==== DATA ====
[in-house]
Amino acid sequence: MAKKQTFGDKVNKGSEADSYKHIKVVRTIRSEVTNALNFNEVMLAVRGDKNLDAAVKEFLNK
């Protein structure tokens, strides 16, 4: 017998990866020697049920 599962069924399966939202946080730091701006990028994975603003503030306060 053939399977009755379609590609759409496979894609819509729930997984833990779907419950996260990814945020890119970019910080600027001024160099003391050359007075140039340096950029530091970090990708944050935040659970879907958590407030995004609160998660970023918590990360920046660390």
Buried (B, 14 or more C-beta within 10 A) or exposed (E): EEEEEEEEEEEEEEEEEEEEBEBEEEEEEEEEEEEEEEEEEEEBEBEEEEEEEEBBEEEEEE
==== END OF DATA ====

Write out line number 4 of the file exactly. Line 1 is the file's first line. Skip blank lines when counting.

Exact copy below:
Buried (B, 14 or more C-beta within 10 A) or exposed (E): EEEEEEEEEEEEEEEEEEEEBEBEEEEEEEEEEEEEEEEEEEEBEBEEEEEEEEBBEEEEEE